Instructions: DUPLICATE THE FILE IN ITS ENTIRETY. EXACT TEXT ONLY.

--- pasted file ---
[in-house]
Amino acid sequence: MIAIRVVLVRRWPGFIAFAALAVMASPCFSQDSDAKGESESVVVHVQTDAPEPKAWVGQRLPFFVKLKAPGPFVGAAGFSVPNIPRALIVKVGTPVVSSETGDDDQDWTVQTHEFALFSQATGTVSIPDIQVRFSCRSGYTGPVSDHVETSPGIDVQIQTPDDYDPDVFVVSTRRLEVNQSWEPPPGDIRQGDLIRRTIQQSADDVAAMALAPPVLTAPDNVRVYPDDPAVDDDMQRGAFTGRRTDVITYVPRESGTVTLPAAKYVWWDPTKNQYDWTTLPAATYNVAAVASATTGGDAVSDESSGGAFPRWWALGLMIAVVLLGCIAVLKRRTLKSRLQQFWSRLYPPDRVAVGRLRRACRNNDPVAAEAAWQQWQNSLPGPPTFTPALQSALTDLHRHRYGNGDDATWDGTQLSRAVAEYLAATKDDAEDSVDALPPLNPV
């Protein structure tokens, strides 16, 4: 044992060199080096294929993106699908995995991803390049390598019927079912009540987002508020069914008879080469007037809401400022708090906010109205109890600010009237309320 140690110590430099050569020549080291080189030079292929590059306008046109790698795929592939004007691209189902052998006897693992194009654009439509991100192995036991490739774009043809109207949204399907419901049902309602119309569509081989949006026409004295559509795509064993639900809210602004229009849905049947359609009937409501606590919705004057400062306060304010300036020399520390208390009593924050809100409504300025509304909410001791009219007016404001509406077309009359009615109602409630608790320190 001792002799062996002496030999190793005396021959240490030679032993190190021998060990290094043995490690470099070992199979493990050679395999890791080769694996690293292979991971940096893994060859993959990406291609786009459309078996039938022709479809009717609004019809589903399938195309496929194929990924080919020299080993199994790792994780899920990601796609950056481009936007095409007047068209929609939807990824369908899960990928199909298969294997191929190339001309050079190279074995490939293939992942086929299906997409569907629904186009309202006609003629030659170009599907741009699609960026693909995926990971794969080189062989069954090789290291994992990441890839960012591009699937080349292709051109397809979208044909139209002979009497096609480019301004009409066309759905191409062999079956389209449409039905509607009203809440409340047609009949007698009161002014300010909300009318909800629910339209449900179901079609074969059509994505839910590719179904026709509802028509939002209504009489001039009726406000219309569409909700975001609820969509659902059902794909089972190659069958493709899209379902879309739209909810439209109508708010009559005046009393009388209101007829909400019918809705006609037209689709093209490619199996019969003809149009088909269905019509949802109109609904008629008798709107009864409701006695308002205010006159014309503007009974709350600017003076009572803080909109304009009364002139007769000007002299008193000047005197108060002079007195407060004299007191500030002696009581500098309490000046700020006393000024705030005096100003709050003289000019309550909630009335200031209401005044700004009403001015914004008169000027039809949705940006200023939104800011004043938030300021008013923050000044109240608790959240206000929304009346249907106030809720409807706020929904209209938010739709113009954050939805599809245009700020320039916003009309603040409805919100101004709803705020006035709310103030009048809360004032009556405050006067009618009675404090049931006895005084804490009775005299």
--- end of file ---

[in-house]
Amino acid sequence: MIAIRVVLVRRWPGFIAFAALAVMASPCFSQDSDAKGESESVVVHVQTDAPEPKAWVGQRLPFFVKLKAPGPFVGAAGFSVPNIPRALIVKVGTPVVSSETGDDDQDWTVQTHEFALFSQATGTVSIPDIQVRFSCRSGYTGPVSDHVETSPGIDVQIQTPDDYDPDVFVVSTRRLEVNQSWEPPPGDIRQGDLIRRTIQQSADDVAAMALAPPVLTAPDNVRVYPDDPAVDDDMQRGAFTGRRTDVITYVPRESGTVTLPAAKYVWWDPTKNQYDWTTLPAATYNVAAVASATTGGDAVSDESSGGAFPRWWALGLMIAVVLLGCIAVLKRRTLKSRLQQFWSRLYPPDRVAVGRLRRACRNNDPVAAEAAWQQWQNSLPGPPTFTPALQSALTDLHRHRYGNGDDATWDGTQLSRAVAEYLAATKDDAEDSVDALPPLNPV
């Protein structure tokens, strides 16, 4: 044992060199080096294929993106699908995995991803390049390598019927079912009540987002508020069914008879080469007037809401400022708090906010109205109890600010009237309320 140690110590430099050569020549080291080189030079292929590059306008046109790698795929592939004007691209189902052998006897693992194009654009439509991100192995036991490739774009043809109207949204399907419901049902309602119309569509081989949006026409004295559509795509064993639900809210602004229009849905049947359609009937409501606590919705004057400062306060304010300036020399520390208390009593924050809100409504300025509304909410001791009219007016404001509406077309009359009615109602409630608790320190 001792002799062996002496030999190793005396021959240490030679032993190190021998060990290094043995490690470099070992199979493990050679395999890791080769694996690293292979991971940096893994060859993959990406291609786009459309078996039938022709479809009717609004019809589903399938195309496929194929990924080919020299080993199994790792994780899920990601796609950056481009936007095409007047068209929609939807990824369908899960990928199909298969294997191929190339001309050079190279074995490939293939992942086929299906997409569907629904186009309202006609003629030659170009599907741009699609960026693909995926990971794969080189062989069954090789290291994992990441890839960012591009699937080349292709051109397809979208044909139209002979009497096609480019301004009409066309759905191409062999079956389209449409039905509607009203809440409340047609009949007698009161002014300010909300009318909800629910339209449900179901079609074969059509994505839910590719179904026709509802028509939002209504009489001039009726406000219309569409909700975001609820969509659902059902794909089972190659069958493709899209379902879309739209909810439209109508708010009559005046009393009388209101007829909400019918809705006609037209689709093209490619199996019969003809149009088909269905019509949802109109609904008629008798709107009864409701006695308002205010006159014309503007009974709350600017003076009572803080909109304009009364002139007769000007002299008193000047005197108060002079007195407060004299007191500030002696009581500098309490000046700020006393000024705030005096100003709050003289000019309550909630009335200031209401005044700004009403001015914004008169000027039809949705940006200023939104800011004043938030300021008013923050000044109240608790959240206000929304009346249907106030809720409807706020929904209209938010739709113009954050939805599809245009700020320039916003009309603040409805919100101004709803705020006035709310103030009048809360004032009556405050006067009618009675404090049931006895005084804490009775005299």